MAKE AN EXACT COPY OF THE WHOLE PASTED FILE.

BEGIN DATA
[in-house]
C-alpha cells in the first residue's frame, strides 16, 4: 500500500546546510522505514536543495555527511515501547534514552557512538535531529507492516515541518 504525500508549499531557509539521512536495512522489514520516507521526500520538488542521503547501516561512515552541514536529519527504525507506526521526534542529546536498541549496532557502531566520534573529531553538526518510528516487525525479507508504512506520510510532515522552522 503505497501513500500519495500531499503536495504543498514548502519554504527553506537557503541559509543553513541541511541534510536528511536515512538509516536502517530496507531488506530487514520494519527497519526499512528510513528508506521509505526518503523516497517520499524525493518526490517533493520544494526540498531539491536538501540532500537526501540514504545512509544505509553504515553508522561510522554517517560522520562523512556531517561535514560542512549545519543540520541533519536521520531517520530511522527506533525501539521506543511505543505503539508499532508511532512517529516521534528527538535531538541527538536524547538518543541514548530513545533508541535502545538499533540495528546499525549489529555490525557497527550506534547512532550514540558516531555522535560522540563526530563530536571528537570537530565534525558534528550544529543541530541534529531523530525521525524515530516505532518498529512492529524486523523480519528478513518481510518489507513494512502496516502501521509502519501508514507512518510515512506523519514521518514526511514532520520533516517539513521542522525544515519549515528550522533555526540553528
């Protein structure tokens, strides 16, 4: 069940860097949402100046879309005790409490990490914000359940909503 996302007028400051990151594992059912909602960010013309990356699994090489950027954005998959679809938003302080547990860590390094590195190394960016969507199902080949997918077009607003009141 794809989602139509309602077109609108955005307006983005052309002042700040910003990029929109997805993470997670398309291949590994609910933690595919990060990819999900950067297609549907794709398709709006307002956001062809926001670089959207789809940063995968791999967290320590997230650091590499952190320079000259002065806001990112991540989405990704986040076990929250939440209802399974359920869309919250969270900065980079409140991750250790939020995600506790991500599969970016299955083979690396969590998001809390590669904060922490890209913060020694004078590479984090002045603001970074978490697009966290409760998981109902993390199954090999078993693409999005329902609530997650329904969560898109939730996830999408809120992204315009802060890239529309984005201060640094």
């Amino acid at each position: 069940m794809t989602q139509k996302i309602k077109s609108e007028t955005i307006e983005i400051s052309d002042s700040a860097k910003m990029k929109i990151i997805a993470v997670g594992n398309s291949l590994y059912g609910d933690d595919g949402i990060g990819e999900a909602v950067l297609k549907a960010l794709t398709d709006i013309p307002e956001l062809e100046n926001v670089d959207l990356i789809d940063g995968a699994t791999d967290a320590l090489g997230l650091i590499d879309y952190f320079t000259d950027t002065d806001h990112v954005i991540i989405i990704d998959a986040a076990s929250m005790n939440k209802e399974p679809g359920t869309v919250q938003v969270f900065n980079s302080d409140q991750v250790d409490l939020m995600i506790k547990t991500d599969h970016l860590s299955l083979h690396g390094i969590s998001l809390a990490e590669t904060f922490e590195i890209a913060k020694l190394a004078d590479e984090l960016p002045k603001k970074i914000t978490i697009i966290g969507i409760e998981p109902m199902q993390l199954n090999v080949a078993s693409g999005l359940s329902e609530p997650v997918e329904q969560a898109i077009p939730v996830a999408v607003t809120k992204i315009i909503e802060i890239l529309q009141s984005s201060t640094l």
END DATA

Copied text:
[in-house]
C-alpha cells in the first residue's frame, strides 16, 4: 500500500546546510522505514536543495555527511515501547534514552557512538535531529507492516515541518 504525500508549499531557509539521512536495512522489514520516507521526500520538488542521503547501516561512515552541514536529519527504525507506526521526534542529546536498541549496532557502531566520534573529531553538526518510528516487525525479507508504512506520510510532515522552522 503505497501513500500519495500531499503536495504543498514548502519554504527553506537557503541559509543553513541541511541534510536528511536515512538509516536502517530496507531488506530487514520494519527497519526499512528510513528508506521509505526518503523516497517520499524525493518526490517533493520544494526540498531539491536538501540532500537526501540514504545512509544505509553504515553508522561510522554517517560522520562523512556531517561535514560542512549545519543540520541533519536521520531517520530511522527506533525501539521506543511505543505503539508499532508511532512517529516521534528527538535531538541527538536524547538518543541514548530513545533508541535502545538499533540495528546499525549489529555490525557497527550506534547512532550514540558516531555522535560522540563526530563530536571528537570537530565534525558534528550544529543541530541534529531523530525521525524515530516505532518498529512492529524486523523480519528478513518481510518489507513494512502496516502501521509502519501508514507512518510515512506523519514521518514526511514532520520533516517539513521542522525544515519549515528550522533555526540553528
């Protein structure tokens, strides 16, 4: 069940860097949402100046879309005790409490990490914000359940909503 996302007028400051990151594992059912909602960010013309990356699994090489950027954005998959679809938003302080547990860590390094590195190394960016969507199902080949997918077009607003009141 794809989602139509309602077109609108955005307006983005052309002042700040910003990029929109997805993470997670398309291949590994609910933690595919990060990819999900950067297609549907794709398709709006307002956001062809926001670089959207789809940063995968791999967290320590997230650091590499952190320079000259002065806001990112991540989405990704986040076990929250939440209802399974359920869309919250969270900065980079409140991750250790939020995600506790991500599969970016299955083979690396969590998001809390590669904060922490890209913060020694004078590479984090002045603001970074978490697009966290409760998981109902993390199954090999078993693409999005329902609530997650329904969560898109939730996830999408809120992204315009802060890239529309984005201060640094």
């Amino acid at each position: 069940m794809t989602q139509k996302i309602k077109s609108e007028t955005i307006e983005i400051s052309d002042s700040a860097k910003m990029k929109i990151i997805a993470v997670g594992n398309s291949l590994y059912g609910d933690d595919g949402i990060g990819e999900a909602v950067l297609k549907a960010l794709t398709d709006i013309p307002e956001l062809e100046n926001v670089d959207l990356i789809d940063g995968a699994t791999d967290a320590l090489g997230l650091i590499d879309y952190f320079t000259d950027t002065d806001h990112v954005i991540i989405i990704d998959a986040a076990s929250m005790n939440k209802e399974p679809g359920t869309v919250q938003v969270f900065n980079s302080d409140q991750v250790d409490l939020m995600i506790k547990t991500d599969h970016l860590s299955l083979h690396g390094i969590s998001l809390a990490e590669t904060f922490e590195i890209a913060k020694l190394a004078d590479e984090l960016p002045k603001k970074i914000t978490i697009i966290g969507i409760e998981p109902m199902q993390l199954n090999v080949a078993s693409g999005l359940s329902e609530p997650v997918e329904q969560a898109i077009p939730v996830a999408v607003t809120k992204i315009i909503e802060i890239l529309q009141s984005s201060t640094l």